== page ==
COOPERSTOWN — A request from an Otsego County agency supervisor to occasionally work from home on a “flex schedule” drew a chilly response Tuesday from a key panel of county lawmakers.
While some counties have allowed pilot projects to evaluate flexible working hours, the majority of the administration committee of the Board of Representatives indicated it wasn’t ready to embrace the concept, at least as the proposal was packaged by Probation Director Kristen Leahy.
On Tuesday, Leahy appeared before the committee, suggesting that a flexible schedule would increase her productivity and make her more efficient, as well as more available to work during non-traditional hours.
Her request came on the heels of another proposal she pitched in late January, when she asked to be allowed to work a four-day week, with longer hours each day. With that request, the $48,500-a-year supervisor focused on her personal situation, stressing that she has not received a raise since she was hired in late 2007. Leahy, a resident of Delaware County, noted then she must spend more to commute to her job in Cooperstown due to higher gasoline prices and must pay more for groceries and child care.
Rep. Betty Ann Schwerd, R-Burlington, argued that if Leahy’s request was approved, it would have a domino effect, with other county workers seeking the same flexibility in their schedules.
Rep. James Powers, R-Butternuts, voiced concern that the request, if granted, would create problems for the county board. “We cant possibly do this for everybody so I don’t see how we can possibly do this for Kristen,” he said.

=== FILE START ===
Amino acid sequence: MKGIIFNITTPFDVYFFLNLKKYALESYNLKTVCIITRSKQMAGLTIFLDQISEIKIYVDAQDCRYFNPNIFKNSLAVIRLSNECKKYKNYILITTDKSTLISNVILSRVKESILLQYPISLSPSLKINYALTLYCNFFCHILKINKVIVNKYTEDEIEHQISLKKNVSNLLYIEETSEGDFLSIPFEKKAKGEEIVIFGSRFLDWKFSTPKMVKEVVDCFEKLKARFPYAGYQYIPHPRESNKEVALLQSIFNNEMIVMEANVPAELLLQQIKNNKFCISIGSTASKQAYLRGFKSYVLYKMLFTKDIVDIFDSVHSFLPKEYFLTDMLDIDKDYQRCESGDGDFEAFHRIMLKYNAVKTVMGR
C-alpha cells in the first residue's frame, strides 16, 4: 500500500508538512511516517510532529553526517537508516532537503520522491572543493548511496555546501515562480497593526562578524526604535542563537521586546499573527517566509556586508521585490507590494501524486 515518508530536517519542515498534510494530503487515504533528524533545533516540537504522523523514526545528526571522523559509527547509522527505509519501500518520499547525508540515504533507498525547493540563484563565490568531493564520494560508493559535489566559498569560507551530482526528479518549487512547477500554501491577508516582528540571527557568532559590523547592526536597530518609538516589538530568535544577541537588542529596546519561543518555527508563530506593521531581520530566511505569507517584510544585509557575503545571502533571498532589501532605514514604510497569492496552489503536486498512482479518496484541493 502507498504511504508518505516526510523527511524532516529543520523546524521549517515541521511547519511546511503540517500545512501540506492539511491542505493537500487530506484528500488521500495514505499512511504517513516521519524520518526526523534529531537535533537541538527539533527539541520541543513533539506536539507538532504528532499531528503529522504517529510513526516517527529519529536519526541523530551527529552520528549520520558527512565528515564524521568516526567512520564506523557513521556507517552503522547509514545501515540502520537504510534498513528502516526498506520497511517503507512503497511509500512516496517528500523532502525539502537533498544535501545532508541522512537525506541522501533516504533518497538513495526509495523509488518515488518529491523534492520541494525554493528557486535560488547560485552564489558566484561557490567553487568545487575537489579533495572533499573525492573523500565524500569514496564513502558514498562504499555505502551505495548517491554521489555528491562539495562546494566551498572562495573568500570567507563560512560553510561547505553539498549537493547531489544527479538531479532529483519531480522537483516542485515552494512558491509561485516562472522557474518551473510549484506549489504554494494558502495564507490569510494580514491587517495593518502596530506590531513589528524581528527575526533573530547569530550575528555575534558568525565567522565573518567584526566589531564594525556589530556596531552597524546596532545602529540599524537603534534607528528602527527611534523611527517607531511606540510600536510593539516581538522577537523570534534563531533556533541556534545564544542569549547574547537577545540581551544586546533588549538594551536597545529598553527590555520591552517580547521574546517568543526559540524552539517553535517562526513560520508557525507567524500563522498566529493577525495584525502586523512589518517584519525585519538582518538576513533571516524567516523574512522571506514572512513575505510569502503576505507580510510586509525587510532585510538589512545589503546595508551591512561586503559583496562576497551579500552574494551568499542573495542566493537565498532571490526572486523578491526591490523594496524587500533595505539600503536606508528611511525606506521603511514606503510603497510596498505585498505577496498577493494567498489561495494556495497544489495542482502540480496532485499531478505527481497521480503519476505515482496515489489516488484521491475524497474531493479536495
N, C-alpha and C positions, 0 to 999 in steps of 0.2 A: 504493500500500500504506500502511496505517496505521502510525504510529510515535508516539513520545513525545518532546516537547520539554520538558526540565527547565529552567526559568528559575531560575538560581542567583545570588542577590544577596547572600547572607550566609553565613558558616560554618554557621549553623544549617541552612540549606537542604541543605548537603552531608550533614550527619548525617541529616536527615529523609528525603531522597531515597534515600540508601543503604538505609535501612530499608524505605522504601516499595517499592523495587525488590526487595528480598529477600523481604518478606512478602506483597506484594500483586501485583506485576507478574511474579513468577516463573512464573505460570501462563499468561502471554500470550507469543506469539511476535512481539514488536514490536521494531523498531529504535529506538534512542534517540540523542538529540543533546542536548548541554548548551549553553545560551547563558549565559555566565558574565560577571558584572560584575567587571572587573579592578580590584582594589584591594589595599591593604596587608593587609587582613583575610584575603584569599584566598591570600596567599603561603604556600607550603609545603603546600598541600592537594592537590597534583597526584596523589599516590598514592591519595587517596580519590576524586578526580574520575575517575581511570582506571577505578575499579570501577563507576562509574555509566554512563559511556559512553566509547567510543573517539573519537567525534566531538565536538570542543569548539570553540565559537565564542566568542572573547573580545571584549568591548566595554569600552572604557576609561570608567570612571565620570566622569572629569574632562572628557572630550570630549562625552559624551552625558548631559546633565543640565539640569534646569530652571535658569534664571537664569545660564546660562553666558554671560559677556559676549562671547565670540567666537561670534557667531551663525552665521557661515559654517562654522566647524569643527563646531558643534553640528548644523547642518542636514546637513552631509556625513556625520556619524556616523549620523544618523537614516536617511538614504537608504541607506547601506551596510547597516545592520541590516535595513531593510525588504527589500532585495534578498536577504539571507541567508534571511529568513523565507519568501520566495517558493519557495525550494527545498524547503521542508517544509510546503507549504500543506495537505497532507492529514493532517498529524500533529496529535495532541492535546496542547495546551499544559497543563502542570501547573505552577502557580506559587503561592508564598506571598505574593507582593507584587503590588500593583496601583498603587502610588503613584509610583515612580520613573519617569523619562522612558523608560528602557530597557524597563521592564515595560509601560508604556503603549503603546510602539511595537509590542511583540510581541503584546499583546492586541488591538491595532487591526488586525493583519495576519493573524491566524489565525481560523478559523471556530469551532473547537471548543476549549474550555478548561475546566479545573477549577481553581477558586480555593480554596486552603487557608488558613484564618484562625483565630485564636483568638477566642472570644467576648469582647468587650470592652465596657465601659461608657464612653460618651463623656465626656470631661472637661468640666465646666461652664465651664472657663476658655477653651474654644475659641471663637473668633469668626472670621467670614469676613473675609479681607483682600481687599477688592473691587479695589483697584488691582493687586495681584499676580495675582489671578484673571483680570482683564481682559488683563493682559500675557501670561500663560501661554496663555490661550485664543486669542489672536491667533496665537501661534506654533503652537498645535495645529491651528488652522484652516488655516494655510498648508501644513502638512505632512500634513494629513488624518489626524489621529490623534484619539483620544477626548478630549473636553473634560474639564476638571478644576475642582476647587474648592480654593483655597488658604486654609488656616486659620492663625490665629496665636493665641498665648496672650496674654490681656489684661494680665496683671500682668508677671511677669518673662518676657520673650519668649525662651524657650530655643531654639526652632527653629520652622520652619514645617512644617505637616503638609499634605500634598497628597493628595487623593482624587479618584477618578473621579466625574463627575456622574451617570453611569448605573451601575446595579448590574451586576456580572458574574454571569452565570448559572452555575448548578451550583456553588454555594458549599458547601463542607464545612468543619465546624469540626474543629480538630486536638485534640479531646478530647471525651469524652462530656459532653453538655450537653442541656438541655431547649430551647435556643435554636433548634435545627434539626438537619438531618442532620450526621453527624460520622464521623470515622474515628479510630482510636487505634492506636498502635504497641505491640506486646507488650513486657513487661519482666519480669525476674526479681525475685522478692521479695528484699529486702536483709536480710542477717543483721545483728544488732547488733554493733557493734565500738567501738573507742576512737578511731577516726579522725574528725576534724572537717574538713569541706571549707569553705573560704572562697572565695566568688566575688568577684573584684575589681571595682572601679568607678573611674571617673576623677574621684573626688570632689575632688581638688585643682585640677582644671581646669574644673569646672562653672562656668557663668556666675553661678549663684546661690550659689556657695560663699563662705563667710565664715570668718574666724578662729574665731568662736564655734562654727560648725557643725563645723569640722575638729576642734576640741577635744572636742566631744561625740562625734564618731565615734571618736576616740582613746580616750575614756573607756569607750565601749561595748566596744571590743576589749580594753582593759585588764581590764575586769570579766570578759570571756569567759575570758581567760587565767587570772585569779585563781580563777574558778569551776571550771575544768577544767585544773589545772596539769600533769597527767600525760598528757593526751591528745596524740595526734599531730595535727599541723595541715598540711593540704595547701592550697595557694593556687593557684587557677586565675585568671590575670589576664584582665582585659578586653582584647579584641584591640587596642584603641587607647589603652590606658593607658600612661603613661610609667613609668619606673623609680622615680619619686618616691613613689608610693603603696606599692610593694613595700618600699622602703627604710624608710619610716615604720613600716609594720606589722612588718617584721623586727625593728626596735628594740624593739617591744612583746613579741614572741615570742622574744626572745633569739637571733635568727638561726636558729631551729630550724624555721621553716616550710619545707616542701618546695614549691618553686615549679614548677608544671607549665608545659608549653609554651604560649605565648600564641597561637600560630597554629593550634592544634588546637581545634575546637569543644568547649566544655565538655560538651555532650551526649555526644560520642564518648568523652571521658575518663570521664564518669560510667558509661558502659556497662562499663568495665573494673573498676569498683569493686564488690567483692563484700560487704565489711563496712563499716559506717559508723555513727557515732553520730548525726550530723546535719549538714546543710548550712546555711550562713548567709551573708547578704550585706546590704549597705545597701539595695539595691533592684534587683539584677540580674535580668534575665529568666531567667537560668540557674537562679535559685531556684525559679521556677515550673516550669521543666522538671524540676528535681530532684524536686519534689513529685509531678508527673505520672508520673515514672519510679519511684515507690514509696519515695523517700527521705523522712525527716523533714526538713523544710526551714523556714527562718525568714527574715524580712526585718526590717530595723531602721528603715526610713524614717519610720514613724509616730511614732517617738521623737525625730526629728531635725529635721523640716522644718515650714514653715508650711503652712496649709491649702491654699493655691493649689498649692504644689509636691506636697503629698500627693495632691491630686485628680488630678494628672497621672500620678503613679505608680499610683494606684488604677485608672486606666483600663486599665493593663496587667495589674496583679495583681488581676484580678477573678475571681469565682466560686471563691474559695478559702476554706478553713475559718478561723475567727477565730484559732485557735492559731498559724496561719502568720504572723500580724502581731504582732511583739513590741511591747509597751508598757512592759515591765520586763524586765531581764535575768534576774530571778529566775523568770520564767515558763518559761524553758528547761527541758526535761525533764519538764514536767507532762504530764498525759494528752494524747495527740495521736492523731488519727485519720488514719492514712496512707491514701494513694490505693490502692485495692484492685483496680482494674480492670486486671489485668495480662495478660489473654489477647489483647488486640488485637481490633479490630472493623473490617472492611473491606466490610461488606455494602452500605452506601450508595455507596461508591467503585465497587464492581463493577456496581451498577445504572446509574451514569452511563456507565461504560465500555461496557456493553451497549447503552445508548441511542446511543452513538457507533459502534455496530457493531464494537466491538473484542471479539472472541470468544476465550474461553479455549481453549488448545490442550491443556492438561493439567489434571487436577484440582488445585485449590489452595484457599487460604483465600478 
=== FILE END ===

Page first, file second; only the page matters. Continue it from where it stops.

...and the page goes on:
Rep. Edwin Frazier Jr., R-Unadilla, said while he agreed the board should consider helping managers who have gone without raises, Leahy’s contention that a flex schedule would benefit her agency was colored by her earlier claims highlighting her personal situation.
More sympathetic to Leahy’s rationale for flex time were Reps. Katherine Stuligross, D-Oneonta, and Rich Murphy, D-town of Oneonta. Both said they were willing to allow a six-month trial run for flex time. But the three Republicans were in unison in rejecting the idea.
On another front, the administration committee heard a pitch from Kevin Ritton, the county’s director of emergency services, to enhance security at the Meadows office complex by installing a walk-through metal detector in which all visitors would be screened.
Currently, a security worker checks visitors with a metal-detecting wand, but only if they indicate they are headed to certain offices in the building, Ritton said.
Ritton said he was concerned about the safety of county workers in the building because on occasion “disgruntled” people have wandered into offices where they have no business.
Said Schwerd: “If we can do this without additional cost, I think it’s a great idea.”
Committee members suggested he discuss the idea with the acting social services commissioner, Eve Bouboulis, to further refine the plan.